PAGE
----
The quarterly open house at Fort McNair’s historic Grant Hall produced a healthy crowd and a number of questions about past tenants – both natural and supernatural – on part of Joint Base Myer-Henderson Hall Nov. 4.
Close to 200 visitors climbed the two flights of Grant Hall stairs to the third floor of Grant Hall for tours and question and answer sessions with historians and living history participants reenacting conspirators like Dr. Samuel Mudd and Mary Surratt.
From May through June 1865, the third floor of Grant Hall was the site of a military trial for those thought responsible for the plot to assassinate President Abraham Lincoln. Mudd and Surratt were among those found guilty at that tribunal.
Grant Hall was originally part of Washington’s Federal Penitentiary from 1829 to 1868. The third floor of the building has been restored to depict the courtroom as it appeared during the trial.
At the latest open house, Kate Ramirez depicted Surratt and Bob Bowser portrayed Mudd. Historian and author Betty Ownsbey fielded questions and showed the curious where Surratt received her death sentence, was executed and buried.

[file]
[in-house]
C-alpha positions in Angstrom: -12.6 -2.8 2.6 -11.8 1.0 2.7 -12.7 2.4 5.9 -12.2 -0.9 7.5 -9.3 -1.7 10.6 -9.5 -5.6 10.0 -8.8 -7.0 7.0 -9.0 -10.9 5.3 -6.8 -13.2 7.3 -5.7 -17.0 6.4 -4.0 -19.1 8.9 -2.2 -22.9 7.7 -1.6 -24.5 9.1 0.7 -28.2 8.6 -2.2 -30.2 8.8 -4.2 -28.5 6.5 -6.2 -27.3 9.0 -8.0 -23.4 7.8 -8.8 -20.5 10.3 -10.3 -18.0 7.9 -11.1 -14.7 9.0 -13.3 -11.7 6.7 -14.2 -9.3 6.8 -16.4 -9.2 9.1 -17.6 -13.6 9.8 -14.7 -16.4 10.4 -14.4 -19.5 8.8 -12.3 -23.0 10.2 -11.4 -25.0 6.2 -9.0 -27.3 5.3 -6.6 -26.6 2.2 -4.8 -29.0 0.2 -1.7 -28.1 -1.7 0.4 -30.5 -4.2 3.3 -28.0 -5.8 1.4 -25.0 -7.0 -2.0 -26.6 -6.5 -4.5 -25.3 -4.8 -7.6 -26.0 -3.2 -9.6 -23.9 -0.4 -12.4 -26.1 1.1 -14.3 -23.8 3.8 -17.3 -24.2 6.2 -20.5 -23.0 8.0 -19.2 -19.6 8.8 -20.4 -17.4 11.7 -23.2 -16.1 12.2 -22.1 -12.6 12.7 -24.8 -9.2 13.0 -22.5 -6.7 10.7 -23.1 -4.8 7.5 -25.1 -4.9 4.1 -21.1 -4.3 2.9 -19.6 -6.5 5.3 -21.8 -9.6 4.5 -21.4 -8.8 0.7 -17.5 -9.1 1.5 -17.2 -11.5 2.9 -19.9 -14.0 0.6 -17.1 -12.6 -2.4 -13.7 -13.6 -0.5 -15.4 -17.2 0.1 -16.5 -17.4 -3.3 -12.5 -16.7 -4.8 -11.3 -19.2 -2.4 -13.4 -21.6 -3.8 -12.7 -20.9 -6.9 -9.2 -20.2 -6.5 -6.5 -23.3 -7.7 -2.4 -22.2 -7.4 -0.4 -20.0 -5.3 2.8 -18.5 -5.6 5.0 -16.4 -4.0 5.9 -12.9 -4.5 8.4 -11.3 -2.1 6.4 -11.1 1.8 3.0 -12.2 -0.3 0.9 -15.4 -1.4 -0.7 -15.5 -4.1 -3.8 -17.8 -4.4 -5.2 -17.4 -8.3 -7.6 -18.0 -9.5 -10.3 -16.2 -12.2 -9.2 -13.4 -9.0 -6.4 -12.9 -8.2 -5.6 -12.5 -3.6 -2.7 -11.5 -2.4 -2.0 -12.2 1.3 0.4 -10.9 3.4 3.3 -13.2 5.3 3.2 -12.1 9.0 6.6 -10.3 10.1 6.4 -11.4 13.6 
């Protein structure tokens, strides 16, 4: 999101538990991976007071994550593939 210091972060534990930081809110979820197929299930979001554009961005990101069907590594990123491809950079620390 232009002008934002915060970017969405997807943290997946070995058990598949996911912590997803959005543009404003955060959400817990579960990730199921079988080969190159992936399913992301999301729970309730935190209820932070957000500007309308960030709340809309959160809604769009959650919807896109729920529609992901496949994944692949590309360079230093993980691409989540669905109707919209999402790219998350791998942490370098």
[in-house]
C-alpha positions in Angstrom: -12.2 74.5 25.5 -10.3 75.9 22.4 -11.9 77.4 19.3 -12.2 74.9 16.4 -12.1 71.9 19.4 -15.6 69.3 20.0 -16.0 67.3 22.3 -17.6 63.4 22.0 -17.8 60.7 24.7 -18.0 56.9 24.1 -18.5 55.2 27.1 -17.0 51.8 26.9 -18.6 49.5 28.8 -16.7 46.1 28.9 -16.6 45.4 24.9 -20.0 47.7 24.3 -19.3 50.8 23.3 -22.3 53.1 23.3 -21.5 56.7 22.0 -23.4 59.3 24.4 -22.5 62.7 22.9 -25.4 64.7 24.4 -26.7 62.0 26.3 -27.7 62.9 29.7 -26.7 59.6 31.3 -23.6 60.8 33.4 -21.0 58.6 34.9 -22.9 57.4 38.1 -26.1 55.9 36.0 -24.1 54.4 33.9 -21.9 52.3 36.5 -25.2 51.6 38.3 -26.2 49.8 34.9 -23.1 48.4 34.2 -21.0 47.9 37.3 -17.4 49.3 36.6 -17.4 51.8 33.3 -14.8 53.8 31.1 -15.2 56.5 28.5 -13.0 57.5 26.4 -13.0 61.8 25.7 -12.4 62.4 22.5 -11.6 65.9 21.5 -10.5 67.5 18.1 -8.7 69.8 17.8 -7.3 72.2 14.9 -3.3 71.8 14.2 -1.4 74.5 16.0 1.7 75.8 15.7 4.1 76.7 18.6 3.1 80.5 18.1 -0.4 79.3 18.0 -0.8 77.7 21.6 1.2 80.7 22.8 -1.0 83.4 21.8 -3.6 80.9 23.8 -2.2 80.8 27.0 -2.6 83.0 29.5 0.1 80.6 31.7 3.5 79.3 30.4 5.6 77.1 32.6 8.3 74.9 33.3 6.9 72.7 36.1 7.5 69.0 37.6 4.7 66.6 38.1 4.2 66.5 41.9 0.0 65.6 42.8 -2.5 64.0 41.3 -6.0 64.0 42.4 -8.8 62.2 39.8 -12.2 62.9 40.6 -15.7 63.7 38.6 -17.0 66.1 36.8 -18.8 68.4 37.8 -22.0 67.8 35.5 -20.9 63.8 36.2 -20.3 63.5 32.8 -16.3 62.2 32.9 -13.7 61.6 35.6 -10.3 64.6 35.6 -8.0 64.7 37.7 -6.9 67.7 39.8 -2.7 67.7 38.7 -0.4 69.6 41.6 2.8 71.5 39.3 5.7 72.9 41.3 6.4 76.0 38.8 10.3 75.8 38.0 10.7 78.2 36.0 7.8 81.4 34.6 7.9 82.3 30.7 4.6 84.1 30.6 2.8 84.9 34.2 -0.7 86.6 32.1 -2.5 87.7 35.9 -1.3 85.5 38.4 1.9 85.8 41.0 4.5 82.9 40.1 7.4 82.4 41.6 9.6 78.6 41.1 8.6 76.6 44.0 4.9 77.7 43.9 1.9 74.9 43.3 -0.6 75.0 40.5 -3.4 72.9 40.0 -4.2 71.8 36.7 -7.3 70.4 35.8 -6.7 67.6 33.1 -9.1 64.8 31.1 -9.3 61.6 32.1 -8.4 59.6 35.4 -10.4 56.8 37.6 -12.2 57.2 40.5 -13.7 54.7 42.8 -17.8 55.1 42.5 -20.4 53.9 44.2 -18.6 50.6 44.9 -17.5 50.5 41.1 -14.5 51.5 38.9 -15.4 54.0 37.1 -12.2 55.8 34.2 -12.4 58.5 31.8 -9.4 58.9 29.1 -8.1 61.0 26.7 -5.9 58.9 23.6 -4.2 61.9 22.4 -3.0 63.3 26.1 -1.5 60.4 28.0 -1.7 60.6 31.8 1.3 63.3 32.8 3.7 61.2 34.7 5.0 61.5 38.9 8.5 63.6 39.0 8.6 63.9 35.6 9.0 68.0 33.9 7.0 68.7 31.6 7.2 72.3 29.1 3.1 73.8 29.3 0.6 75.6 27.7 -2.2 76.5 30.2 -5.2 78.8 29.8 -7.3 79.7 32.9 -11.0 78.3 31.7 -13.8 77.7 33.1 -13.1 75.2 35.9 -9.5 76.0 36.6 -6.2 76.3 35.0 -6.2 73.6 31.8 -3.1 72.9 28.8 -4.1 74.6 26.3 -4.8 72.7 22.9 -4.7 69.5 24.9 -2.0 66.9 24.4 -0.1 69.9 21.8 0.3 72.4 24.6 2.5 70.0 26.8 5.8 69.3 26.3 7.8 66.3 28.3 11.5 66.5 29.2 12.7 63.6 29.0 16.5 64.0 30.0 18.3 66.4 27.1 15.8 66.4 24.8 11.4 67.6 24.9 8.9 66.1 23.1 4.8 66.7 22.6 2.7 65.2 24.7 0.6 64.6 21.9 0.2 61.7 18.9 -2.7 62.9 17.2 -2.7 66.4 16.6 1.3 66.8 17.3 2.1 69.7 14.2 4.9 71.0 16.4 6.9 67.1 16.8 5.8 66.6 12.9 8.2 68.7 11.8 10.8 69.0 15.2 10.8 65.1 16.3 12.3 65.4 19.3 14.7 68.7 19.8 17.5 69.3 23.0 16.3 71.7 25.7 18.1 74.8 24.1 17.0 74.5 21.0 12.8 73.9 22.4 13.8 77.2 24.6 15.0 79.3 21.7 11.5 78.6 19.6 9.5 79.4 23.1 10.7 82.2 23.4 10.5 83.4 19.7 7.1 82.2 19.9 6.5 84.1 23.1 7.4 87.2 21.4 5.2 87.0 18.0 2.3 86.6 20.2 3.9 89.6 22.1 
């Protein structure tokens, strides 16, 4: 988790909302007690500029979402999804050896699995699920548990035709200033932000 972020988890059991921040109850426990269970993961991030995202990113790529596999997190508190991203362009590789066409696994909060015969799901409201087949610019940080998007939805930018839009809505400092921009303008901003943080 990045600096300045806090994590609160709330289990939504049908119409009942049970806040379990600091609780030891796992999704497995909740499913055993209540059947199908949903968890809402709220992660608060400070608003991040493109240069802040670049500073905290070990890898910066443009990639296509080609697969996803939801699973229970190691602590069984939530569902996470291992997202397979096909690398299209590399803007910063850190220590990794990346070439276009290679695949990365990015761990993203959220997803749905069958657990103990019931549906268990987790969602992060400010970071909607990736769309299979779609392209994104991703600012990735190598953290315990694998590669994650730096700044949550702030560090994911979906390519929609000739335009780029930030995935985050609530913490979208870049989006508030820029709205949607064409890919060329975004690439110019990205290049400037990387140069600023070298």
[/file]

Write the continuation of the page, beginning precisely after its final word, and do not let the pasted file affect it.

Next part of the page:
Mudd was sentenced to life in prison but was later pardoned by President Andrew Johnson in 1869.
During conversations, the subject of ghosts – specifically Surratt’s spirit – creeped into the verbal dialogue. Stories and rumors have circulated about the ghost of Surratt haunting parts of Fort McNair and other sections of Washington, D.C.
“I love the ghosty stuff,” said Ownsbey, who has also authored a book about Lincoln conspirator Lewis Paine and first visited Grant Hall in 1983. “This (the third floor) was once an apartment for the officers and their families. I came in here once, and supposedly; Mary Surratt’s ghost would come before the anniversary of the hanging and the window would get wet like tears. Some would see her spirit. Somebody heard a woman crying.”
Ramirez, who has visited Grant Hall on 10 occasions, has experienced a different ambience when she finished climbing the stairs to the courtroom.
“I’ve heard of this building being locked down, and the lights will come on and will go off again,” Ramirez said of Grant Hall’s ghostly reputation. “The first time I came here was with a friend in 2012. It did feel a little suffocating when I first entered the room. That could have been me just being overwhelmed and a history nerd, but there seemed to be a bit of tense air up here.”
More opportunities are available to view the historic courtroom in person. The next Grant Hall open house is scheduled for Saturday, Feb. 3, 2018. The open houses are hosted by the Joint Base Myer-Henderson Hall Public Affairs Office.
For more information on Grant Hall, go to www.army.mil/JBMHH and click the Grant Hall link.
Pentagram staff writer Jim Dresbach can be reached at email@example.com.